Thursday, December 17, 2009

Metal Heart

Jesus seems like a nice guy, I decide while passing the tenth Nativity scene on my trek outside. It's hard not to be sympathetic while starring into his sincere and kind plastic eyes. I admit that I've always been fascinated with the character of Jesus, a man who in life may have promoted peace, but in death, was the excuse for countless wars. The Bronze Bow by Elizabeth George Speare, winner of the 1962 Newbery Medal, brings up many questions about the man who was and the man he became, and in the end, left me wondering what Jesus would do in my situation.

The Bronze Bow takes place during the Second Temple, when Israel is fragmented by infighting between different sects of Jews. At the same time, the harsh rule of the conquering Romans has intensified, and rebellious Jews band together to fight against them under the symbol of the bronze bow. The novel centers on Daniel, a young man who joins a band of outlaws to escape his heartless master, the blacksmith. Daniel encounters people from all walks of life, including an important meeting with Jesus that will change his life forever. Speare's writing captures the time with vivid details and historical facts. Moreover, her characters are likable and captivating. I could not help but admire Rosh, the leader of the outlaws, pity Samson, a slave that Daniel cares for, and respect Jesus, who brings hope in the darkest times. Even I wanted to join Jesus on his journey to share his teachings. Taking a step back to view this book objectively, I couldn't help but feel like I had just read a very good piece of missionary literature. In contrast to Speare's previous book, The Witch of Blackbird Pond, which depicted zealous Christians persecuting innocents, this book put a rosey glaze on the good work of righteous Christains. While Speare's intention might have been to show the decline of the original creed, this book feels like propaganda meant to endoctornate children. Jesus might have said that "let he who is without sin cast the first stone," I say I'm not stoning this book, but I can't recommmend it. If that makes me a sinner, so be it.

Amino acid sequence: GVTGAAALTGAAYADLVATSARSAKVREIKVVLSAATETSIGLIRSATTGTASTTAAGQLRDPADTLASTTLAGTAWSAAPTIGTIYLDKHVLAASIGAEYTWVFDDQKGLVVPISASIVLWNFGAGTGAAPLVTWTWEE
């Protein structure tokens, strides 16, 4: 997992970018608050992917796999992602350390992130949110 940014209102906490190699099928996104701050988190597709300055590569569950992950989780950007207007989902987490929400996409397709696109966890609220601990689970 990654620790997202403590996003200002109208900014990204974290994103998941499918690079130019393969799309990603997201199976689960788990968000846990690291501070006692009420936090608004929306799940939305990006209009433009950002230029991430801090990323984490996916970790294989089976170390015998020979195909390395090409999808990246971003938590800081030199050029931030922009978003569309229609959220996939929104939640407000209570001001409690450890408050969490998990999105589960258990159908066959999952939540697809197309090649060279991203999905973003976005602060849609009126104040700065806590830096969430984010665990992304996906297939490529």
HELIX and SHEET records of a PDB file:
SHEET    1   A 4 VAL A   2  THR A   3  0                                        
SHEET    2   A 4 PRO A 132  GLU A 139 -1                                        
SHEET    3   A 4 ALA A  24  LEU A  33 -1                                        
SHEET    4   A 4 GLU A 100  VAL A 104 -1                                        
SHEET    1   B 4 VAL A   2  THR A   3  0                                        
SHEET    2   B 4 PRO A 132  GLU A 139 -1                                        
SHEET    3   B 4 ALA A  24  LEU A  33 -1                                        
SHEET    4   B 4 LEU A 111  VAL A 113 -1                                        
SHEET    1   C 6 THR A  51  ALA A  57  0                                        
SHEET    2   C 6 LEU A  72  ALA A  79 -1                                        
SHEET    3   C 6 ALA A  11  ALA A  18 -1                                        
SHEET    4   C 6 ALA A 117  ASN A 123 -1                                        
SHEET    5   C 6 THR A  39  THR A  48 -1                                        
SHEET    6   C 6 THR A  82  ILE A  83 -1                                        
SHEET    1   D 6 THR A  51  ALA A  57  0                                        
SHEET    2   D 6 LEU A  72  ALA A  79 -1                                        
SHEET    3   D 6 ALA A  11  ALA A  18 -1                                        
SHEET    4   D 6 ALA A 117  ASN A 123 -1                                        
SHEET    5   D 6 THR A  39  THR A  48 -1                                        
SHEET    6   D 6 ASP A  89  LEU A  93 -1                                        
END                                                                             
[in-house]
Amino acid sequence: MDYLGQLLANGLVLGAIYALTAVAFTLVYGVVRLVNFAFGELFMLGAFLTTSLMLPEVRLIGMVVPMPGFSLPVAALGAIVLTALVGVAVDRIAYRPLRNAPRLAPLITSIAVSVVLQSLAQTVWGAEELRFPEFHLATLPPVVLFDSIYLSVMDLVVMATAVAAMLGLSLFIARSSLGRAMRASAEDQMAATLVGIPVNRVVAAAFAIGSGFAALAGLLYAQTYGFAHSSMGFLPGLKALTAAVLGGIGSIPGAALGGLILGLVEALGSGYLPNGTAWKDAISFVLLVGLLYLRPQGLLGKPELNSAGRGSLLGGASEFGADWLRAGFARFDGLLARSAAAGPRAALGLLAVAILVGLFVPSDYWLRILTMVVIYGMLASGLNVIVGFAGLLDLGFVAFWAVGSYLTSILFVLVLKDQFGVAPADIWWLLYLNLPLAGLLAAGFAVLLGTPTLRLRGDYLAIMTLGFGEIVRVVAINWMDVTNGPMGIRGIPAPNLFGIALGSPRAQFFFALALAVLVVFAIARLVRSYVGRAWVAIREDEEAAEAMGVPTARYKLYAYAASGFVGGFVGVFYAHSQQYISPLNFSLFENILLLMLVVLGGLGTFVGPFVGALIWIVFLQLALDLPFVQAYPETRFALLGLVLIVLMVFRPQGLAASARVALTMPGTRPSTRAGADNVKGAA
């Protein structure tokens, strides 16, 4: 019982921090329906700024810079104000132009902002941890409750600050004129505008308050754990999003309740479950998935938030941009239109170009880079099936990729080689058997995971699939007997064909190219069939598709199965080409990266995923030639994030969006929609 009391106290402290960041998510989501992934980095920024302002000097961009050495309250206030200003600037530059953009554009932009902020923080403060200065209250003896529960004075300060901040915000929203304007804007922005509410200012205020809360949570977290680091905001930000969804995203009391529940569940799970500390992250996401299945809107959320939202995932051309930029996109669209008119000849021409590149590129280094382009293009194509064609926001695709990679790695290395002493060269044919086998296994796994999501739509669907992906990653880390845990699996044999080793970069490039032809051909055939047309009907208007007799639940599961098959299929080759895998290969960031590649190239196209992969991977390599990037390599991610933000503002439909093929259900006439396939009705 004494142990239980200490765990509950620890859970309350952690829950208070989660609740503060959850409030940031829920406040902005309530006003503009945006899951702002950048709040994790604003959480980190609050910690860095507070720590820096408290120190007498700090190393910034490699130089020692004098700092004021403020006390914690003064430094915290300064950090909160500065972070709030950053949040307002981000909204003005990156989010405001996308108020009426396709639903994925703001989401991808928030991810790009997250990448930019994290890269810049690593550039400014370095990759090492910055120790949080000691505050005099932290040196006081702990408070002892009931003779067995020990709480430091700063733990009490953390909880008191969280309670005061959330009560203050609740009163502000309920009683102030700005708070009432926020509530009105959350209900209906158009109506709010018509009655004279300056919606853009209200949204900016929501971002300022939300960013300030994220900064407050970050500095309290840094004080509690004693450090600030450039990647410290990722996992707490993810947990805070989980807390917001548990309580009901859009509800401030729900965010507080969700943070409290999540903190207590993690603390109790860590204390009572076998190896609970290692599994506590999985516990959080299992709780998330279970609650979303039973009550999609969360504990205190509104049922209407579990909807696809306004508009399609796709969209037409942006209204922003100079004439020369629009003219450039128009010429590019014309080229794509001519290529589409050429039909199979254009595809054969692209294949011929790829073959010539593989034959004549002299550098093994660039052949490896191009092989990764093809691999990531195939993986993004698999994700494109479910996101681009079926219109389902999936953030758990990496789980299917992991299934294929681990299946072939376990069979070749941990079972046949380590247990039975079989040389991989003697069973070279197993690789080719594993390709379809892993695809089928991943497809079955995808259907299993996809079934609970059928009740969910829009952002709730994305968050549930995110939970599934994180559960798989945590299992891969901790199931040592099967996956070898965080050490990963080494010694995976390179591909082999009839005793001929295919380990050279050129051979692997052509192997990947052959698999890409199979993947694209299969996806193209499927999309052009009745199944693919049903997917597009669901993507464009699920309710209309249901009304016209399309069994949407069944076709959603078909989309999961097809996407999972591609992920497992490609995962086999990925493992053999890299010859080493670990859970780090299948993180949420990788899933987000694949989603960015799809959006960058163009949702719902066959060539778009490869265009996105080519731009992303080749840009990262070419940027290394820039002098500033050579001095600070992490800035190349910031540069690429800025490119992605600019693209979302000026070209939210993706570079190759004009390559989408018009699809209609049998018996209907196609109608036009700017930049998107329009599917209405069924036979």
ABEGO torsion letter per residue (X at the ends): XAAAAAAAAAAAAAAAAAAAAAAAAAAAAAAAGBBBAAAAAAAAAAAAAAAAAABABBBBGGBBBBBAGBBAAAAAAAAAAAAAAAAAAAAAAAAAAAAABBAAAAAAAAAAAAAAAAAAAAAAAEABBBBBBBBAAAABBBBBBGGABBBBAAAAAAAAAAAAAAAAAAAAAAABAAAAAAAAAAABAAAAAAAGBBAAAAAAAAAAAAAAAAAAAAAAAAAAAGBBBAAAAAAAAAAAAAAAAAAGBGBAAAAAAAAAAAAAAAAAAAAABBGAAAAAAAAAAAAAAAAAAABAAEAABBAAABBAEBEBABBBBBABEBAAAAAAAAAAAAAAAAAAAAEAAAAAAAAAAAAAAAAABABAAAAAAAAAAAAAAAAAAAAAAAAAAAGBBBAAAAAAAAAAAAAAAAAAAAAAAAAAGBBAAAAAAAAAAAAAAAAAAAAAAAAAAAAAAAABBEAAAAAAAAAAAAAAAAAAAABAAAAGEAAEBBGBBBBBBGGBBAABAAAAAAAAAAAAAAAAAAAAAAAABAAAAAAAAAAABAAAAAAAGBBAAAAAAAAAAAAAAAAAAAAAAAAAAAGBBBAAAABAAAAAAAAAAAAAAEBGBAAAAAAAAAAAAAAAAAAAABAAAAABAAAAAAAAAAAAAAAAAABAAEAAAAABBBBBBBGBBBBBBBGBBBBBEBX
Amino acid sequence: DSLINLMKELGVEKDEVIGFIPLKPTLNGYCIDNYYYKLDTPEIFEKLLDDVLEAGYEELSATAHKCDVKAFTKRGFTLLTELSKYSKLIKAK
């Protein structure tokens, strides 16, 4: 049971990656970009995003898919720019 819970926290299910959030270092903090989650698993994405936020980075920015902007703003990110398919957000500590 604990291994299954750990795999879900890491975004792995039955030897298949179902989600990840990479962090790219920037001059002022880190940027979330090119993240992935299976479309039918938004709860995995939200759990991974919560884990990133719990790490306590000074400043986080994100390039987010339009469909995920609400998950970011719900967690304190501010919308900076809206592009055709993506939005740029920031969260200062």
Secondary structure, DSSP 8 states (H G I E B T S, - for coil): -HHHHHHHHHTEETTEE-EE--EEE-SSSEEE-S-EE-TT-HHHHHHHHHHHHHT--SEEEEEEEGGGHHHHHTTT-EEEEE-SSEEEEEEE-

I can, however, recommend The Golden Goblet by Eloise Jarvis McGraw, one of the Newbery honor books for 1962. Without dogma or preaching, it stands out as the perfect historical fiction novel. When I was in middle school, I went through my "Egypt Period," collecting novels, coffee table books, and artifacts about Egypt. My fascination was primarily influenced by The Golden Goblet. Set in ancient Egypt, it tells the story of Ranofer who dreams of being a goldsmith, but is squealched by his evil half-brother, Gebu. Surrounded by the minutae of Egyptian life, the story unfolds as Ranofer attempts to shape his own life. It is this message of individuality that has stayed with me as my Egypt obsession withered.

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